April 4 (UPI) -- Scientists at Caltech have developed a new type of polymer that prevents fuel from misting during an explosion. The breakthrough could decrease the amount of damage caused by industrial accidents and terrorist attacks.
Had the new polymers been added to the fuel of American Airlines Flight 11 and United Airlines Flight 175, the Twin Towers might have survived the 9-11 terrorist attacks.
When members of al-Qaeda flew a pair of jumbo jets into the World Trade Center on September 11, 2001, the engines and fuel tanks exploded upon contact, spitting out a fiery mist of fuel. The ignited mist blew out hundreds of window, increasing the flow of oxygen to the resulting fire. The explosion also damaged concrete reinforcements and stripped away a protective coating from the buildings' steel beams.
The misting effect amplified the damage caused by the two crashes.
Scientists at the California Institute of Technology were inspired by the 9-11 tragedy to develop a polymer to prevent fuel from being exploded into mist.
Other groups of researchers have previously deployed "ultralong" polymers in an attempt to curb fuel misting. The polymers succeeded in dissipating the explosive energy that divides fuel into tiny particles of mist, leading to smaller, shorter fires. However, the polymers interfere with engines and turbines, and they break apart while traveling pipelines, making them impractical and ineffective.
Scientists at Caltech developed polymers that attach to one another via carboxylic acid and amine groups to create "megasupramolecules." The polymers are as long as ultralong polymers, but they don't degrade when traveling through pipelines. In fact, they speed up the flow of fuel.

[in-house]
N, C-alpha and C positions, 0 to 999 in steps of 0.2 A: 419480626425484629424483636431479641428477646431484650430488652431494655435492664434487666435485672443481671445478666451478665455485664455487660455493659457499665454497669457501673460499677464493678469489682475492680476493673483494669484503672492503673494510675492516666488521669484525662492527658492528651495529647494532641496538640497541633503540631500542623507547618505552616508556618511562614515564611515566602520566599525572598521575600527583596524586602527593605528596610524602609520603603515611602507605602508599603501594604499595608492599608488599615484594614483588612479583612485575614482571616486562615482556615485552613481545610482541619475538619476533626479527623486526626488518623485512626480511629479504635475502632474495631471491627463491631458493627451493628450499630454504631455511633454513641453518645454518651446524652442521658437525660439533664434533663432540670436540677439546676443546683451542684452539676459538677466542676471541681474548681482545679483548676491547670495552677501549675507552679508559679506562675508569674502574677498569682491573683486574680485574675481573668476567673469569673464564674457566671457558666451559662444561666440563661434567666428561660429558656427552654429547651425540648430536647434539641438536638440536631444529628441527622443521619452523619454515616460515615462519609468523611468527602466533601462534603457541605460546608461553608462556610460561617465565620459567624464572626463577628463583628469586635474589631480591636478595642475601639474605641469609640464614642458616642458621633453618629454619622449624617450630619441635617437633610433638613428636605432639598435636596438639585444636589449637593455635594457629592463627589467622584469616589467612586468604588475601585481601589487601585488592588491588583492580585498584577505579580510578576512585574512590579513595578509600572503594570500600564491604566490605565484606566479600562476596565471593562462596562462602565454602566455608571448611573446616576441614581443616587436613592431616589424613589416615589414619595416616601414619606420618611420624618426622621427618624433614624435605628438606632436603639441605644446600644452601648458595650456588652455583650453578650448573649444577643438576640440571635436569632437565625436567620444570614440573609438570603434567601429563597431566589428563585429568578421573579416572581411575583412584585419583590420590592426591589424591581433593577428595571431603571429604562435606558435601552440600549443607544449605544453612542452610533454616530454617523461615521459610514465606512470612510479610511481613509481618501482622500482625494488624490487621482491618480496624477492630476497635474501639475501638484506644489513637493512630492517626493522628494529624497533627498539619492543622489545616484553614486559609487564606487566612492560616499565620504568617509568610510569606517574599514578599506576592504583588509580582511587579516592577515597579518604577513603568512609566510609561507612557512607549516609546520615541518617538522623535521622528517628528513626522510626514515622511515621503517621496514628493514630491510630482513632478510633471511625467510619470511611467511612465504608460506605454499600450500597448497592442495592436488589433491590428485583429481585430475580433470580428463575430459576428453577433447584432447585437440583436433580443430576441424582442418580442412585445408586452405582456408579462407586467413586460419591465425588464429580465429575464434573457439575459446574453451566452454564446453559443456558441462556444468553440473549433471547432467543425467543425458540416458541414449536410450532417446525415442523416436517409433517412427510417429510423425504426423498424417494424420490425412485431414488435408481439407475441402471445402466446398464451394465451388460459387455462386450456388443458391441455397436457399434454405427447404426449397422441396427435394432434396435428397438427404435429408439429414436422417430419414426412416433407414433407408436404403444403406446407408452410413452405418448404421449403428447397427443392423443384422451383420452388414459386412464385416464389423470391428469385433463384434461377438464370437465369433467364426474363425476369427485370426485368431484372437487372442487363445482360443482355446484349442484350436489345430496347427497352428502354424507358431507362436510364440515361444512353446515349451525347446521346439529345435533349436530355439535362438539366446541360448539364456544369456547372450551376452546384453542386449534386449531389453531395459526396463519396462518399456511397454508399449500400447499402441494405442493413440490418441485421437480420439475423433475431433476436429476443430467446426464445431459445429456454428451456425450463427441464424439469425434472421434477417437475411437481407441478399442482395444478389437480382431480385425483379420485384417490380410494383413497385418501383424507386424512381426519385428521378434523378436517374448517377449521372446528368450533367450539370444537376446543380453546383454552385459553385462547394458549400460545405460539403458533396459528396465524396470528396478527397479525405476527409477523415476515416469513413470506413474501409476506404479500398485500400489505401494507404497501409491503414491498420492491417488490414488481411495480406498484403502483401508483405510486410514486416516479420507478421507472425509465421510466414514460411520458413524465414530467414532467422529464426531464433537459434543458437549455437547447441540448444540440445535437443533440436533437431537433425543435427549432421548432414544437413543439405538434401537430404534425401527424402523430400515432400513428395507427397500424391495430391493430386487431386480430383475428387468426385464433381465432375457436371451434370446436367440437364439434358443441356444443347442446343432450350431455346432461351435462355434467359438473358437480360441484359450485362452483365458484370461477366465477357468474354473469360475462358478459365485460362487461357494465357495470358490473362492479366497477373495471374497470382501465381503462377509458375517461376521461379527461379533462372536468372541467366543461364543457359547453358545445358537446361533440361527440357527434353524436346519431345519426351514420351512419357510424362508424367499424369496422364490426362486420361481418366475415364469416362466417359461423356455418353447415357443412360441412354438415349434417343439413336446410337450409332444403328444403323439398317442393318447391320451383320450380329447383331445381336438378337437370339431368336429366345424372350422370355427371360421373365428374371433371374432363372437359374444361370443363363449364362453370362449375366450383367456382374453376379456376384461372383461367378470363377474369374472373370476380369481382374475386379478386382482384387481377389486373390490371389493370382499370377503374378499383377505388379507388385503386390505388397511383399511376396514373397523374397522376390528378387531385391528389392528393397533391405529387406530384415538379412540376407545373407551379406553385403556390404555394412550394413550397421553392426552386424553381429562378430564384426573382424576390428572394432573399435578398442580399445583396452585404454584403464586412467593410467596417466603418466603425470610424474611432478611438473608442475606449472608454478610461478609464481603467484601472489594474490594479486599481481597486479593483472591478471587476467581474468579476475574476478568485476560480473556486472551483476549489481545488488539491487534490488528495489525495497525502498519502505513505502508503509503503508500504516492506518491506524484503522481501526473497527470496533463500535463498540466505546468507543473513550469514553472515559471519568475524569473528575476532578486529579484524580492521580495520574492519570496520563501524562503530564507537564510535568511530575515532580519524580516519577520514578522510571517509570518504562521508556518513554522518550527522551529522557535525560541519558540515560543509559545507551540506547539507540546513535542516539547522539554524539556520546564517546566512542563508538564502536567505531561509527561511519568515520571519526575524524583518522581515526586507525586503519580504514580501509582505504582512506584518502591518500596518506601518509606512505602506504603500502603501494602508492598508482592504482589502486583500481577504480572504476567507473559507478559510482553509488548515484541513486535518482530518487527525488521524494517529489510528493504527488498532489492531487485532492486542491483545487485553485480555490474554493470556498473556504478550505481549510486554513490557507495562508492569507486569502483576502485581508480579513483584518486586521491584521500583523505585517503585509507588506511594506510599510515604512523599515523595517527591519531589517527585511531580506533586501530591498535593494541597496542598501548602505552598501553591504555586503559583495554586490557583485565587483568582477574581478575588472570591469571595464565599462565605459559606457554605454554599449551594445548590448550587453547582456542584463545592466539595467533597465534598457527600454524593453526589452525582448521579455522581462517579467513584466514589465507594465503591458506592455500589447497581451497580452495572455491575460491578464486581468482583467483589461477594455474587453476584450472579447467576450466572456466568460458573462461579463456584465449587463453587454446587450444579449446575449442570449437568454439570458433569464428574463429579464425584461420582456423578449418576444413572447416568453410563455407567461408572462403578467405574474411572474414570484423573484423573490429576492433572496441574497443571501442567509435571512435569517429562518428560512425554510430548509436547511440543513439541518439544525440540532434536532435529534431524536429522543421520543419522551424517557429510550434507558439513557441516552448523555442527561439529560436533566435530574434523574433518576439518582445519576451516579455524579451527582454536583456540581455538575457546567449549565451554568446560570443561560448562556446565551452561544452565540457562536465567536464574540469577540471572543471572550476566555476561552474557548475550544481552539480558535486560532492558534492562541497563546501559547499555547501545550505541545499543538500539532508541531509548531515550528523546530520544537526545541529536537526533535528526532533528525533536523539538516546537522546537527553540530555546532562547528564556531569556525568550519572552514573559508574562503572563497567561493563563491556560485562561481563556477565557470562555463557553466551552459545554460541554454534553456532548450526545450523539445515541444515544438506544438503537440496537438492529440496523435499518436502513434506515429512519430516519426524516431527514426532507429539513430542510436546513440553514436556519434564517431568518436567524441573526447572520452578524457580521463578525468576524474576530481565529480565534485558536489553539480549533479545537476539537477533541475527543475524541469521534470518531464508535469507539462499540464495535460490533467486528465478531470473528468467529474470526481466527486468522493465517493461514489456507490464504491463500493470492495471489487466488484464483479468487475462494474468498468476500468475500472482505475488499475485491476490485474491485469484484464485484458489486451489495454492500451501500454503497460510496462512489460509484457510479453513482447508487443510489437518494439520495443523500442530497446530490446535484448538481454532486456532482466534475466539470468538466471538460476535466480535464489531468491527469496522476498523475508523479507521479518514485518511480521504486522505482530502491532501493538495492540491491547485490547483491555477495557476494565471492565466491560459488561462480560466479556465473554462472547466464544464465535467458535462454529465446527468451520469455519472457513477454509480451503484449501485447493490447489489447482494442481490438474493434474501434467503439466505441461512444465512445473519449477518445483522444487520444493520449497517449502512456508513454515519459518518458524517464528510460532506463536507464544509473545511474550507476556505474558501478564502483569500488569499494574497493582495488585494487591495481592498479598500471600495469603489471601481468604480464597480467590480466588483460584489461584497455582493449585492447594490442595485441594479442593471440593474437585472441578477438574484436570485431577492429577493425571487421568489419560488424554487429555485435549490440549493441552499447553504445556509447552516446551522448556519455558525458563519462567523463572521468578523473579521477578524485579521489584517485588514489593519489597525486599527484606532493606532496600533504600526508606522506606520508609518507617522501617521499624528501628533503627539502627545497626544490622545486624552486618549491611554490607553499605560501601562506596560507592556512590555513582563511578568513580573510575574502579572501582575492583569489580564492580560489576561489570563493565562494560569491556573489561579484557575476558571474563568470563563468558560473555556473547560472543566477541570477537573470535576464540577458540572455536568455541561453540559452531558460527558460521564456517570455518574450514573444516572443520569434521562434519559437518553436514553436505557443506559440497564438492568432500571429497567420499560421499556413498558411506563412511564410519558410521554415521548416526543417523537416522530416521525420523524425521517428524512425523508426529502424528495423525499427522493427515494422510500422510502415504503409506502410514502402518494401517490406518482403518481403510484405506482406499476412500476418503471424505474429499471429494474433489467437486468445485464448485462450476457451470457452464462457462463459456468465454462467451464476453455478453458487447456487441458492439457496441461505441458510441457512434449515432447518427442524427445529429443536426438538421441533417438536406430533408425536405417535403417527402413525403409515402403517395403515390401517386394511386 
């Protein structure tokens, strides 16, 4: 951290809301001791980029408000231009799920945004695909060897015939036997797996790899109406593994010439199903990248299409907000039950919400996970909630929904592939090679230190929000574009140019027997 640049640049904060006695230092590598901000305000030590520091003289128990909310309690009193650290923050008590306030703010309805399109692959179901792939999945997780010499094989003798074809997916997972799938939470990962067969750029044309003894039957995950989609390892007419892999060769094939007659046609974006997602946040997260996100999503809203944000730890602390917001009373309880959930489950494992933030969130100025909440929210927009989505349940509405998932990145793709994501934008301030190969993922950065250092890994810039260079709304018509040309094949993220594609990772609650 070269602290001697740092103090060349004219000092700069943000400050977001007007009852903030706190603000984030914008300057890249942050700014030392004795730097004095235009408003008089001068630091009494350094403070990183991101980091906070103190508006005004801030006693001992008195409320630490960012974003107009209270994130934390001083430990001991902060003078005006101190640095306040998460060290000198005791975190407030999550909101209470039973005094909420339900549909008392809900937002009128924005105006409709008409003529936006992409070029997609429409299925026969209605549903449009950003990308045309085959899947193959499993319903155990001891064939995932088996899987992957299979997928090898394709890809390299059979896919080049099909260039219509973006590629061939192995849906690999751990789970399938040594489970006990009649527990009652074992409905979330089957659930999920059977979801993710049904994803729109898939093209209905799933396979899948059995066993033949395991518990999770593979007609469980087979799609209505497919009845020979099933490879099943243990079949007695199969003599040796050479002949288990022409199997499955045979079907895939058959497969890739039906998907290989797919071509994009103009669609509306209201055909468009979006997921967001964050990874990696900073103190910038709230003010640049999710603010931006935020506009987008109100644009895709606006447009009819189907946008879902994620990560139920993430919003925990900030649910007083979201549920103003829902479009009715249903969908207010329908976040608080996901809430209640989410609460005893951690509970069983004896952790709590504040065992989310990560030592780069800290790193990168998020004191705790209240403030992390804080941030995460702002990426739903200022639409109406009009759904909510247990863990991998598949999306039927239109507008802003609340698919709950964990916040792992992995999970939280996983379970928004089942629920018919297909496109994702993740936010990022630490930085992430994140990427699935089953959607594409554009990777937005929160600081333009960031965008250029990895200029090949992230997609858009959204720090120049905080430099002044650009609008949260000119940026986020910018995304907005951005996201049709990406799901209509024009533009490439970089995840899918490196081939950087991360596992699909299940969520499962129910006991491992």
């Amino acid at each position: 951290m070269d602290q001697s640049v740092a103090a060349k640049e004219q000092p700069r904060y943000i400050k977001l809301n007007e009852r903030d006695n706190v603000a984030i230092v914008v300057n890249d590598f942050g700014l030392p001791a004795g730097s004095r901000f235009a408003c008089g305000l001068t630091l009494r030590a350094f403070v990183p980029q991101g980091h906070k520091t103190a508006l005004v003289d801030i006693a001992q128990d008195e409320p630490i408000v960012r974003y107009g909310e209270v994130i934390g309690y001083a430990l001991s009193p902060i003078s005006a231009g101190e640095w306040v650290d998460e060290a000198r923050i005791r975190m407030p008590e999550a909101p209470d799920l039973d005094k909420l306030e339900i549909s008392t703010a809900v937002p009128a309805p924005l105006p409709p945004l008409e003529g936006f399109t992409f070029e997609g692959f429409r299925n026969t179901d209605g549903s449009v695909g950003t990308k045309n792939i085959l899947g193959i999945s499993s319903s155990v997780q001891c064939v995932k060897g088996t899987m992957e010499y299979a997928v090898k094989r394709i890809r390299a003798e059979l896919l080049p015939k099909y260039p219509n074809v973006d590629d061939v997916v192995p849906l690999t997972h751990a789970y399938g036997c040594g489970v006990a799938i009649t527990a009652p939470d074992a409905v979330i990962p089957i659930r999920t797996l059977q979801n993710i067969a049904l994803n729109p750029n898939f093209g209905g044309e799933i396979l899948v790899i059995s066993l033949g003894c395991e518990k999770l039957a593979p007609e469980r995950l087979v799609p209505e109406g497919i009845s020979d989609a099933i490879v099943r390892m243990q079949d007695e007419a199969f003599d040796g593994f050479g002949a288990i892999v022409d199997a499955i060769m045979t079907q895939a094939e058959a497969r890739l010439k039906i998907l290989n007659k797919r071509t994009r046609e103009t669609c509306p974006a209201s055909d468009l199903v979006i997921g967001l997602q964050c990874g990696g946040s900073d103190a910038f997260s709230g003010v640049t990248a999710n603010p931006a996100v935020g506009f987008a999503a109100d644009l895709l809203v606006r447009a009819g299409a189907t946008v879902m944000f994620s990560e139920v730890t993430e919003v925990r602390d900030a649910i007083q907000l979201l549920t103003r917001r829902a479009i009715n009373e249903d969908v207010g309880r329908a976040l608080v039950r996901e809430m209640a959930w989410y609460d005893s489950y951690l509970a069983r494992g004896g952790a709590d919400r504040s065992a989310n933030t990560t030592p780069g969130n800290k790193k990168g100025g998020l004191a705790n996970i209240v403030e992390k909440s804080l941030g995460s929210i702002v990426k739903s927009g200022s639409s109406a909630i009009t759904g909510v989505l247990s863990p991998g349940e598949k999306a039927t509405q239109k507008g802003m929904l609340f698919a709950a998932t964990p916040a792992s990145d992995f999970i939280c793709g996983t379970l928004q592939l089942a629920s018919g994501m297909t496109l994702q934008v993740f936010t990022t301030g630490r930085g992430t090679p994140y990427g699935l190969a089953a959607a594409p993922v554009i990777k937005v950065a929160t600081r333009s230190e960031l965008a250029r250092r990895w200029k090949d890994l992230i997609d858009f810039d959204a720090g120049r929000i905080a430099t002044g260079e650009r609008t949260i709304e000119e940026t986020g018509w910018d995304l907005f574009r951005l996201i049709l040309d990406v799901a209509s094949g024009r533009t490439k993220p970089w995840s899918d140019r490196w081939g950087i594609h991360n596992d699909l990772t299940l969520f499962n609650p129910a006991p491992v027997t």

The megasupramolecules also don't interfere with engines.
"The new molecules have reversible linkages that are strong enough to give the benefits of ultralong polymers and weak enough that they 'let go' before the tension anywhere along the chain is high enough to break covalent bond," researcher Julia Kornfield told UPI. "The resulting free ends are able to pair up with other megasupramolecules to recover completely. In effect, they self-repair."
Scientists tested their new polymers in fuels, using high speed cameras to track the misting effect. The results, presented this week at the American Chemical Society's national meeting in Orlando, Florida, showed megasupramolecules work to reduce the temperature, size and burn time of fires resulting for exploded fuel.
Researchers calculated that the polymers would add one cent per gallon to the cost of fuel. Kornfield and her colleagues are working with industry partners to bring down the costs. In the future, Kornfield hopes the polymers will be added to all industrial fuels.
"Megasupramolecules can be added at the refinery or at a fuel depot or at the point of fueling. Their resistance to degradation opens all options," she said. "The most economical is to add Megasupramolecules to fuel at a refinery, where their presence reduces the cost of moving the fuel through pipelines and that my offset their cost."
The U.S. Army is planning to test the effect of polymer additives on fuel exploded by impacts and projectiles, or by an improvised explosive device.